Having a decluttered, simple, well ordered playroom is central to supporting your child’s ability to learn and feel settled at home. Taking some things, or a lot of things, out of the play space is a wonderful first step to creating a simple, Montessori inspired playroom.
Here are some tips for decluttering the play space:
Not all toys are created equal
It is true that just minimizing the number of toys and other things in the play space is a huge improvement for young children, toddlers and babies. However, decluttering consciously makes a huge difference in the impact on your child and home. You’ll see a much bigger result if you can remove toys that are not supportive to your child’s wellbeing and development. Simplicity Parenting: Using the Extraordinary Power of Less to Raise Calmer, Happier and More Secure Kids by Kim John Payne, offers wonderful in depth guidance about which toys to keep and which toys to let go of. Below are three of my favorite Simplicity Parenting categories of toys to remove from the play space.
High stimulation toys
Toys that work hard to grab your child’s attention are ideally the first ones to go. Yes, your child will sit with these flashing, beeping, singing toys for long stretches of time without intervention from you. For this reason you might love these toys. Your child may have a hard time turning away from them because all that battery powered action is programmed to grab your child’s attention and keep it. Unfortunately, these high stimulation toys are holding your child’s attention rather than intriguing your child, giving them the option to choose to focus their attention on the toy. This simple difference means that when a child is surrounded by high stimulation “attention snatchers” they miss out on opportunities to develop active concentration at a very pivotal time.
The simplest way to recognize a high stimulation toy is that it is most often powered by electricity. If these toys are available they will often pull your child’s attention away from other slower, more demanding work. When children have to engage and focus to play, it ultimately helps them feel more settled and calm. It also gives them space to form the foundational skills they are primed to develop during this time of their life.
If your child has been used to a lot of high stimulation play, including time on iPads, they may protest this change. Since they have missed out on practicing their active concentration skills it may take them a little while to fully settle into concentrated work with simple, open ended toys. To ease the transition make sure you have things in the environment that will interest them. This is a great time to introduce new toys from your kit! Rotate your toys a little more frequently right after you have removed the high stimulation toys. This will help keep their interest as they begin to develop their active concentration. The best way to keep them engaged during this transition is to make lots of time for playing together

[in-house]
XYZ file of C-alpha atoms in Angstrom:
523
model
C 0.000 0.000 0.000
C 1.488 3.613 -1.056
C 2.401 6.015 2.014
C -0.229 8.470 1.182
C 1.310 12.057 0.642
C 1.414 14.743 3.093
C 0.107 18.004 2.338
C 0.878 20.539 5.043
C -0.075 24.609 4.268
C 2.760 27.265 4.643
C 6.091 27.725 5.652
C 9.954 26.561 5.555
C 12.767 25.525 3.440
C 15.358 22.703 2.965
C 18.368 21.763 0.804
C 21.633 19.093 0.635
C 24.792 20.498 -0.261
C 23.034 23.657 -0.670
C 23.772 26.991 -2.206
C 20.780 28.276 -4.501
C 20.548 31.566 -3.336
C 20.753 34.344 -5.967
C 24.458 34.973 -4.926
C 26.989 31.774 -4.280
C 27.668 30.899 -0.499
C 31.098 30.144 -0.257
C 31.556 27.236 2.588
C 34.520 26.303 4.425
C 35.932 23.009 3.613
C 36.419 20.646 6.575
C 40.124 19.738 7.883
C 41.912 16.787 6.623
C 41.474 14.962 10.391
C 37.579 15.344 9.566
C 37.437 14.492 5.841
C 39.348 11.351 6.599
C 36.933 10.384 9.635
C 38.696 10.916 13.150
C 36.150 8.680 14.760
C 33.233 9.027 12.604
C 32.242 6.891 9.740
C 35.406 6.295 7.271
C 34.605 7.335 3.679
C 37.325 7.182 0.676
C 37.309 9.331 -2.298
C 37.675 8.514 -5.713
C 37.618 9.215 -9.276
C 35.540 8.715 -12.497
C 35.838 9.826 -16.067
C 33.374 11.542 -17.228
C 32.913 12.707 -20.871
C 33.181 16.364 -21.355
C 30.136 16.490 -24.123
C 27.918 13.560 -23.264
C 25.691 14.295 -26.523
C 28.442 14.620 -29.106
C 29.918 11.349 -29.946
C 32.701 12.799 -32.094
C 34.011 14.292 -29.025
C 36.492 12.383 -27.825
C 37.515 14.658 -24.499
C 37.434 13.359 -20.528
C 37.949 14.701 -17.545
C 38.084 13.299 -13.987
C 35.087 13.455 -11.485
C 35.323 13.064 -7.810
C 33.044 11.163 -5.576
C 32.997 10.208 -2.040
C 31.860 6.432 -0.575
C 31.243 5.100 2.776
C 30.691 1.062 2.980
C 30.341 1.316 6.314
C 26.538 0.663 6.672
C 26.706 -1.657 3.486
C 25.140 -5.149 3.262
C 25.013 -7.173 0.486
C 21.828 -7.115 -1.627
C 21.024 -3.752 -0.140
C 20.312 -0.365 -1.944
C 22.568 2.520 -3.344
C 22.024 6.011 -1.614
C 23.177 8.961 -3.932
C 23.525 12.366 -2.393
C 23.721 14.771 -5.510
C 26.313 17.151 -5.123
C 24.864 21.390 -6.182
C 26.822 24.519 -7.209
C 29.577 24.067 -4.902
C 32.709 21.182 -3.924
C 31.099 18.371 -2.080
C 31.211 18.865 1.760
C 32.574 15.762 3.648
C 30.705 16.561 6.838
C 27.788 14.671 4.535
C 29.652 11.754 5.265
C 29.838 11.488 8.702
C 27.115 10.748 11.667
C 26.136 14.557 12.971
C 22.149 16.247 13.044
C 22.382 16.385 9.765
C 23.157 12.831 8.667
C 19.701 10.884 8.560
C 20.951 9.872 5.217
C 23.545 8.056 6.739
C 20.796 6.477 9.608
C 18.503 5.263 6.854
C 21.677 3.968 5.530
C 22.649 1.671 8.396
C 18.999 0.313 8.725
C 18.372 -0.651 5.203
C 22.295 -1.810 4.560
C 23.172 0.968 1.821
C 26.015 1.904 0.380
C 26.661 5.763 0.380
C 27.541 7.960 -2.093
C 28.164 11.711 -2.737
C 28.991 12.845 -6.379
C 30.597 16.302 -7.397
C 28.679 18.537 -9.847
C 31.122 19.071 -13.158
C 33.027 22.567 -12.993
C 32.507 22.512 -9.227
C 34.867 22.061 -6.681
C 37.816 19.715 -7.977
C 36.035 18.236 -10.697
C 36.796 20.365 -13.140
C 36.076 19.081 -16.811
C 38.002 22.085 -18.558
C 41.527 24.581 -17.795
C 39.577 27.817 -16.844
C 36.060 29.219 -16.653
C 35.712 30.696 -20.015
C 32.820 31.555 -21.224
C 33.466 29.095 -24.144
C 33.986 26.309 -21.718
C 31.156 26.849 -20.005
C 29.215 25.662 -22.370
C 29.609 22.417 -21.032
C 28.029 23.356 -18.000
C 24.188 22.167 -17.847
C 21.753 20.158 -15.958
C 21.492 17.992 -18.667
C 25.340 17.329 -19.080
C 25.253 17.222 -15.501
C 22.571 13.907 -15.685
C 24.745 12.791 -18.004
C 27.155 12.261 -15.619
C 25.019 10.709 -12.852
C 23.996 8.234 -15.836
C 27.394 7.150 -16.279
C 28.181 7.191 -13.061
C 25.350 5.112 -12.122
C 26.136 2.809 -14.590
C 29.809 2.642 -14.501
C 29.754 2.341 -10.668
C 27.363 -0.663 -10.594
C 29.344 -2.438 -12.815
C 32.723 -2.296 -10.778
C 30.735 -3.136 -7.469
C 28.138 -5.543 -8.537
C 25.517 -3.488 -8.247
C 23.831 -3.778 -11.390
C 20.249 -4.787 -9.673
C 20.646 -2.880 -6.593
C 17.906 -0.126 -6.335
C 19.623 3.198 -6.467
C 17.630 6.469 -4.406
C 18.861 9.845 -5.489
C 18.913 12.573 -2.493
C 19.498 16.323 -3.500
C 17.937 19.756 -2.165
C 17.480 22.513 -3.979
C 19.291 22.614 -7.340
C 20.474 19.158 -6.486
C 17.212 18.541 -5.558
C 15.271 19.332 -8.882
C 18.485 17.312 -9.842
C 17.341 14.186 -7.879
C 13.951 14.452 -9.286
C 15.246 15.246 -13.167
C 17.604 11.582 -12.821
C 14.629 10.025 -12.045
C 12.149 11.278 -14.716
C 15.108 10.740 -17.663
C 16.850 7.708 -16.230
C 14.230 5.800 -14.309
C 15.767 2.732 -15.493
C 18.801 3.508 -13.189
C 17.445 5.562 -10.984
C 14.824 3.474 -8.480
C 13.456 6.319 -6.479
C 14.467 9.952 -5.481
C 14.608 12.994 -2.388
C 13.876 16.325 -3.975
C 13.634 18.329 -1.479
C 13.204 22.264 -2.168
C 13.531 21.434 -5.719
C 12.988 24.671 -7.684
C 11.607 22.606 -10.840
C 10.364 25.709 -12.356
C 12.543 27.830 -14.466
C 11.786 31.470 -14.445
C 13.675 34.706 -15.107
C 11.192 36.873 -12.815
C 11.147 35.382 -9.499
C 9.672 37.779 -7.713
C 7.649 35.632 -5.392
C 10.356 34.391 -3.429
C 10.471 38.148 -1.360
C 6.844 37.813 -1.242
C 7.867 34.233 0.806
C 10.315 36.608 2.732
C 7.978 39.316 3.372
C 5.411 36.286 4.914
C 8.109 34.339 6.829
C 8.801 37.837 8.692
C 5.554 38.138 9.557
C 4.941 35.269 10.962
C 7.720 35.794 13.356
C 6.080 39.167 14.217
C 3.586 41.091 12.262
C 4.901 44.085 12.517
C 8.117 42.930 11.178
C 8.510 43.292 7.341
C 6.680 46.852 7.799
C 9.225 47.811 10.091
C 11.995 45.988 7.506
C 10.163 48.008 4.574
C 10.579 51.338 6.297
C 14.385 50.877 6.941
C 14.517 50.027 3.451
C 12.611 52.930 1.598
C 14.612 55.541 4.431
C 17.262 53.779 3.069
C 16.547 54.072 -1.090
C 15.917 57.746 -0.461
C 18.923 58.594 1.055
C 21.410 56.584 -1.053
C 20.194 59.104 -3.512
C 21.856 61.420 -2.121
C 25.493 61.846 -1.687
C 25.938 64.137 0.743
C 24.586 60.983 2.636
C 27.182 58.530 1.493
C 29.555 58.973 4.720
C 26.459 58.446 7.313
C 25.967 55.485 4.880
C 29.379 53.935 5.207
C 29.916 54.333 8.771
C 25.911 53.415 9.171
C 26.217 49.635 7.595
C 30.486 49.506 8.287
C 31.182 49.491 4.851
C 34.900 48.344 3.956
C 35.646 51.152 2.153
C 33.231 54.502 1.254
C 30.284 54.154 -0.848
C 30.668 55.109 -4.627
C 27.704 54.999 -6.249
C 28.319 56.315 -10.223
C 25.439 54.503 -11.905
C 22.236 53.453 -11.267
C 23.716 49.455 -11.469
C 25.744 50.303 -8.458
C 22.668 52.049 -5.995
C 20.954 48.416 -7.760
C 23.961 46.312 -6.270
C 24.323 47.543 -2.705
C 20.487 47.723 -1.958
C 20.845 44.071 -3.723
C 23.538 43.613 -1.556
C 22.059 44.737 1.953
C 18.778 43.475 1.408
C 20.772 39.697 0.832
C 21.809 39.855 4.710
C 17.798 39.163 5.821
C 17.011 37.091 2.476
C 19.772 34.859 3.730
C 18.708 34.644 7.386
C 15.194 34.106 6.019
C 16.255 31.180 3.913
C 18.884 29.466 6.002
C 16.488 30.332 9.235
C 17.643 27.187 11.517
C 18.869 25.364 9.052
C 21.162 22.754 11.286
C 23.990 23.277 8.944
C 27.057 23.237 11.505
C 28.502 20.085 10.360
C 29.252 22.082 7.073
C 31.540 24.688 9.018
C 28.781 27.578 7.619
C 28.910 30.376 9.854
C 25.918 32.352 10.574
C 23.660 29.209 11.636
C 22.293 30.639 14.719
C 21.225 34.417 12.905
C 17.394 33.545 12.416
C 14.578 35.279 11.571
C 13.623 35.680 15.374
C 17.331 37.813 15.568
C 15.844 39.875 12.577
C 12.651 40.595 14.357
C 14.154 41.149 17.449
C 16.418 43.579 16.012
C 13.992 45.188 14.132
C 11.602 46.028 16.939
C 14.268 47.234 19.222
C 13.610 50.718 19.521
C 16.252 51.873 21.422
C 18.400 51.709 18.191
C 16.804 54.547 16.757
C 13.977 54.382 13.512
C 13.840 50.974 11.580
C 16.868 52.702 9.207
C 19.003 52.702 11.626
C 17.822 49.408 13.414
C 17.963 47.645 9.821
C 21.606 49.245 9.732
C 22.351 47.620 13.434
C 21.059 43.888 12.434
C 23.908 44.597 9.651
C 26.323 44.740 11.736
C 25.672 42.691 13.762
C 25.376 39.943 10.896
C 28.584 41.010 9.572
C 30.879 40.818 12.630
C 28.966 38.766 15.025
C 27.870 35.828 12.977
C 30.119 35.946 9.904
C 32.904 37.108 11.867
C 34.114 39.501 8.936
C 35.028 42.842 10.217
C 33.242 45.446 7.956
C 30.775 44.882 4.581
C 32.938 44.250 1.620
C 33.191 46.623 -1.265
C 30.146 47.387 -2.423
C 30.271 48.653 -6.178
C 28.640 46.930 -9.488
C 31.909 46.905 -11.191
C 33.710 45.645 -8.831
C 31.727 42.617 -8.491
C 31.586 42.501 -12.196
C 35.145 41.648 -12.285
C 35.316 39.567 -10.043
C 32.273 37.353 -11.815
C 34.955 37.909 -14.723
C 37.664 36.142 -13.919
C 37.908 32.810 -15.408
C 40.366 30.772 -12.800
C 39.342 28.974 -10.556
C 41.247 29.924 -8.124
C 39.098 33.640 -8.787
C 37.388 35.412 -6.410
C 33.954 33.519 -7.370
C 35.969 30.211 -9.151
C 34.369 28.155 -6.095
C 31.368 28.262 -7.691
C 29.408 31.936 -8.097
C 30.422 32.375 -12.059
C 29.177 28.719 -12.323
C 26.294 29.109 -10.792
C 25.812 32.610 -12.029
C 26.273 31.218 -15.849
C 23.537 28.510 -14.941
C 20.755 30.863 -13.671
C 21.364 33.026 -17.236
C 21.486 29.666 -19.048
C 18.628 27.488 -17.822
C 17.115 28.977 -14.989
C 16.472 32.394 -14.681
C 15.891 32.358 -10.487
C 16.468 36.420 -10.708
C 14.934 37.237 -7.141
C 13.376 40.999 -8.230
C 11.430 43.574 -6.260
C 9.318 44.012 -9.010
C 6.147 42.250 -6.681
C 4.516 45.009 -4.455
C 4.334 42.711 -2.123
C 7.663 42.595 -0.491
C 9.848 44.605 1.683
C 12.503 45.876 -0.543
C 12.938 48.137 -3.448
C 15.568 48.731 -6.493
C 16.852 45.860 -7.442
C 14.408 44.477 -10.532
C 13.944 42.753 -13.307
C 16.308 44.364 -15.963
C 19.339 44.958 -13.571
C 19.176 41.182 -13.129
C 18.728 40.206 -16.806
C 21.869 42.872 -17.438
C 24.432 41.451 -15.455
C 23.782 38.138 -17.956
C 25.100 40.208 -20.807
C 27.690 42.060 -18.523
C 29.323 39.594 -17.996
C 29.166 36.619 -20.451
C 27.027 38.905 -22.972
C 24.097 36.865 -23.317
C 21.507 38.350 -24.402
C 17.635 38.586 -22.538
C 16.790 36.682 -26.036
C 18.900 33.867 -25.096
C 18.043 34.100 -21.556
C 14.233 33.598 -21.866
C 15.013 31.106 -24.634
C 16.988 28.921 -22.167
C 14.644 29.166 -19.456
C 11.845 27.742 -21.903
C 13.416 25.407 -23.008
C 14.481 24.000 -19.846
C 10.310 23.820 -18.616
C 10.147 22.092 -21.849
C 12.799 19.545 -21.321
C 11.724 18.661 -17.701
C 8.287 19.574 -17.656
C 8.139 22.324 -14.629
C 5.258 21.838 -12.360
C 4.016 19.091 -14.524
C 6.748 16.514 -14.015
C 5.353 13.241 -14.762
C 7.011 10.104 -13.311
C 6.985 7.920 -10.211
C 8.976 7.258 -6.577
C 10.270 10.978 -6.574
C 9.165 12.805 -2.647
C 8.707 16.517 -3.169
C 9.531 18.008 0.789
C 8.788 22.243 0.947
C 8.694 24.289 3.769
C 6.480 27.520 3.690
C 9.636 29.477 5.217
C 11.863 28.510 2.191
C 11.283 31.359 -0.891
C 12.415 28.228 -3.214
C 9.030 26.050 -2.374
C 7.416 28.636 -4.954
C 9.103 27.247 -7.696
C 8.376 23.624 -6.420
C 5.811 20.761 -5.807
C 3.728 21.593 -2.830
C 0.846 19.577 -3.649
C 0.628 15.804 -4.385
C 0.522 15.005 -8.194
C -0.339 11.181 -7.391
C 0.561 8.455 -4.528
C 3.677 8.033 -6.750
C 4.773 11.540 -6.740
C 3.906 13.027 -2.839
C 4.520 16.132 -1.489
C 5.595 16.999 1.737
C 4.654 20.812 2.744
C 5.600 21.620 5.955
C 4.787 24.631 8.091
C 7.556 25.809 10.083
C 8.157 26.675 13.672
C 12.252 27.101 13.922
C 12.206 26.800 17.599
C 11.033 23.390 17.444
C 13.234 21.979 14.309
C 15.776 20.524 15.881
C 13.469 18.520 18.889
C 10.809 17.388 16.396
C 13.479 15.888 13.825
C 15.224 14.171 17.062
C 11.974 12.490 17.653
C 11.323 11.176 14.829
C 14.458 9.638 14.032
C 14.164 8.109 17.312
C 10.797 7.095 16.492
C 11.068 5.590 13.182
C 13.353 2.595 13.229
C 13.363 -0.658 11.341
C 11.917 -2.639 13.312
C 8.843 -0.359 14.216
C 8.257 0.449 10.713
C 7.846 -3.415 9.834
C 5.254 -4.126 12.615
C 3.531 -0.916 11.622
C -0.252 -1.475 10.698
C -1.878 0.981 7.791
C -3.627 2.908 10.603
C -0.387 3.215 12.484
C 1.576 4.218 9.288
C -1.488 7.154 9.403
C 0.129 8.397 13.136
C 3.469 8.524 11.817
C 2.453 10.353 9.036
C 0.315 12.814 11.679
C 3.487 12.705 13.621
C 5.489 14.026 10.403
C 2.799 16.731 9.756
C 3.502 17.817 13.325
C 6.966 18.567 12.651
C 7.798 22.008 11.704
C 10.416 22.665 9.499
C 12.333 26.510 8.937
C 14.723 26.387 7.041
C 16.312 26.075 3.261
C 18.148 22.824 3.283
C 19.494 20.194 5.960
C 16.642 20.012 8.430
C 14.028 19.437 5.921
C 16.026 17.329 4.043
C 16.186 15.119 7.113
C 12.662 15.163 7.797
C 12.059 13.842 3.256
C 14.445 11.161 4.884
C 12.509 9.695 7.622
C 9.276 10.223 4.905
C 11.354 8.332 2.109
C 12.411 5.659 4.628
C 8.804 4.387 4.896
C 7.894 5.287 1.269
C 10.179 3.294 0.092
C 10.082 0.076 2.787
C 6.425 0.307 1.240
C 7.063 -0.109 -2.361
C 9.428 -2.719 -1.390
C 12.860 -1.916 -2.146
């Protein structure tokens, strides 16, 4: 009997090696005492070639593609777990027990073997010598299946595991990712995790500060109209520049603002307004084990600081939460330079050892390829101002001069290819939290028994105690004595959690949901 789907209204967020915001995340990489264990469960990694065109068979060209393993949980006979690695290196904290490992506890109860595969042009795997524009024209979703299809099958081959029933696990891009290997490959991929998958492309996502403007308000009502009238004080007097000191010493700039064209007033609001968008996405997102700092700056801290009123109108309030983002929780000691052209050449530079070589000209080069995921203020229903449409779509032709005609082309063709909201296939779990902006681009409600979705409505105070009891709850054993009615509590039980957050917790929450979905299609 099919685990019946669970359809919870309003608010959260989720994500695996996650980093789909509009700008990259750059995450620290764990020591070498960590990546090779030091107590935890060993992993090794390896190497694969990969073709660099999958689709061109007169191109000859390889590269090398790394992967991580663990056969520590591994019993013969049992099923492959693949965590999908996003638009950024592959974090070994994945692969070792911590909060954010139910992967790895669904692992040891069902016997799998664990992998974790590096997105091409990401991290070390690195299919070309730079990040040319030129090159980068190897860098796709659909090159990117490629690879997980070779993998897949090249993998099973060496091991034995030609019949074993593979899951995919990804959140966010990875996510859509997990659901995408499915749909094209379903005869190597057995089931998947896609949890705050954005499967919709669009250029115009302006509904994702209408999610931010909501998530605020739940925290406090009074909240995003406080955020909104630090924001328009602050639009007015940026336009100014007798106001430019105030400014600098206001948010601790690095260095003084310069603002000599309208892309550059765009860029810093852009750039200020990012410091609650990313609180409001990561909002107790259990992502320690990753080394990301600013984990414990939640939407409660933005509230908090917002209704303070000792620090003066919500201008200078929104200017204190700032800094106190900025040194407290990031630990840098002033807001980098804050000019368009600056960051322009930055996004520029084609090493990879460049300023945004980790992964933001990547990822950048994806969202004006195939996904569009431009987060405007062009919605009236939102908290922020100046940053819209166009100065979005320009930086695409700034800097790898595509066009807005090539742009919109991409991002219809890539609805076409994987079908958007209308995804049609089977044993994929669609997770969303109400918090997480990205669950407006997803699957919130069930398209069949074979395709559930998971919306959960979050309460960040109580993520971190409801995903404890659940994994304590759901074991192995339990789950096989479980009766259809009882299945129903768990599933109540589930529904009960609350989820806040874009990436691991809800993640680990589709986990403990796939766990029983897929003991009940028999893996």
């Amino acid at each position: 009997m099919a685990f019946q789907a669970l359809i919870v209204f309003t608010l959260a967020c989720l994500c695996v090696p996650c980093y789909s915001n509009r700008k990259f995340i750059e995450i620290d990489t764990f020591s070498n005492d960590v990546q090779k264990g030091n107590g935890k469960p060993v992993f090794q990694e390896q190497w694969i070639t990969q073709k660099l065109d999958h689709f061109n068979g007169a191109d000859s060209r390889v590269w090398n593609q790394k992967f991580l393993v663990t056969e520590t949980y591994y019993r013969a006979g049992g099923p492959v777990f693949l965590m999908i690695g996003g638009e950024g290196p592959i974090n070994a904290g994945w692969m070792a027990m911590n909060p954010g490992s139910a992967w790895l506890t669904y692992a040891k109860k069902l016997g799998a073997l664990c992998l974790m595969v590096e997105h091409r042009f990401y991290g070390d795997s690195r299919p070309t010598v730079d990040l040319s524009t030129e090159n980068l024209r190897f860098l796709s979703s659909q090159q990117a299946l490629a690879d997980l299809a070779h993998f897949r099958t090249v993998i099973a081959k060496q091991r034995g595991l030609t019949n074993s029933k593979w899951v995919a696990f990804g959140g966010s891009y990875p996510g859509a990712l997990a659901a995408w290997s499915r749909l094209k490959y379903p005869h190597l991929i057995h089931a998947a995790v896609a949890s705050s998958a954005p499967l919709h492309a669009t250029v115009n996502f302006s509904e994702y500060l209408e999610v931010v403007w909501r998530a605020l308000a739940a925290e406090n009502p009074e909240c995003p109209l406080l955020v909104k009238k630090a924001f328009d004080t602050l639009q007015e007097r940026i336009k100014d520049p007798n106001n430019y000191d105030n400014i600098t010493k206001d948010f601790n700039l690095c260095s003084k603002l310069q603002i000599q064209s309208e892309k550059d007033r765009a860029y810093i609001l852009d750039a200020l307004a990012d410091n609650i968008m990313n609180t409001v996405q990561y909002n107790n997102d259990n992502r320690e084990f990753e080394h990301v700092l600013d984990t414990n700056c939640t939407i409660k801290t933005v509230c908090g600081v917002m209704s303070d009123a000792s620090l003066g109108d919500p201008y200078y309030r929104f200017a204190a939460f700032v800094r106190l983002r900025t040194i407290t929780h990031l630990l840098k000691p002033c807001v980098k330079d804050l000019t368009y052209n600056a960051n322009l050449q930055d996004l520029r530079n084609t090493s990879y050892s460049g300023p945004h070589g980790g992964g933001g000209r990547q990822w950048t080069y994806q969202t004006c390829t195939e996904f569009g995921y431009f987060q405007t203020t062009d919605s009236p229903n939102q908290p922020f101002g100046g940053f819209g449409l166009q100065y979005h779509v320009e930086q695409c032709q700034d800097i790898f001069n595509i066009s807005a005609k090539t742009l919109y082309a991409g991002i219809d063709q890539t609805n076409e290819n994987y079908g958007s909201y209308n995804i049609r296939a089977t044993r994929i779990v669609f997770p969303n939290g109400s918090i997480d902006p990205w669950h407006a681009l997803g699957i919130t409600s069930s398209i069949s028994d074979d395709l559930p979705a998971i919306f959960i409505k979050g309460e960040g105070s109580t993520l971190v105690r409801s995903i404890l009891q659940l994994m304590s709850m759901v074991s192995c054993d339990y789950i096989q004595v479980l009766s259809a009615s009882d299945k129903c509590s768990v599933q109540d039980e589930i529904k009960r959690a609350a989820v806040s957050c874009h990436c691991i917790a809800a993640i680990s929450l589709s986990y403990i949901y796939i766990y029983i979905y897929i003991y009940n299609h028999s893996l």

If a toy is broken or has missing parts, take it out of the play space. If you think you’ll fix it, fantastic! Until it is fixed it is just cluttering the room. Keep it out of the rotation until it’s complete and working again.
As you look through your child’s toys you may notice that they have multiples of the same toy. If they love cars, you might be surprised to see that they have 20 cars that friends and family have gifted them. If they love to dress up, they might have an entire closet of dress up clothes! Consider winnowing down the number of multiples so that you have just enough to have a different one or two available in each rotation of toys. It is likely that a few of these are deeply loved, but that many of them could go on to another home. If you are nervous about this, consider removing all but one or two of this category of toys from the play space and notice the effect!
What do you do with all the removed items? If you can, donate them or pass them on to another family. Do you really have to get rid of all the high stimulation toys? My suggestion is to keep very few of them. Keep them stored away out of sight and bring them out, every once in a while for short periods of time, fifteen minutes to an hour or so. This will feel like a special treat while maintaining space for your child to learn and play in a more settled way.
Decluttering can feel delightful or overwhelming—and maybe both at once! Do a little bit at a time if it feels like too much. And remember, you can always remove these items to a bin in the garage or closet until you have time to properly sort through them. For extra motivation, plan on a special celebration treat for yourself when you have made it through the clutter! You deserve it!
Simplicity Parenting: Using the Extraordinary Power of Less to Raise Calmer, Happier and More Secure Kids by Kim John Payne
Parenting in the Age of Attention Snatchers a Step by Step Guide to Balancing Your Child’s Use of Technology by Jo Palladino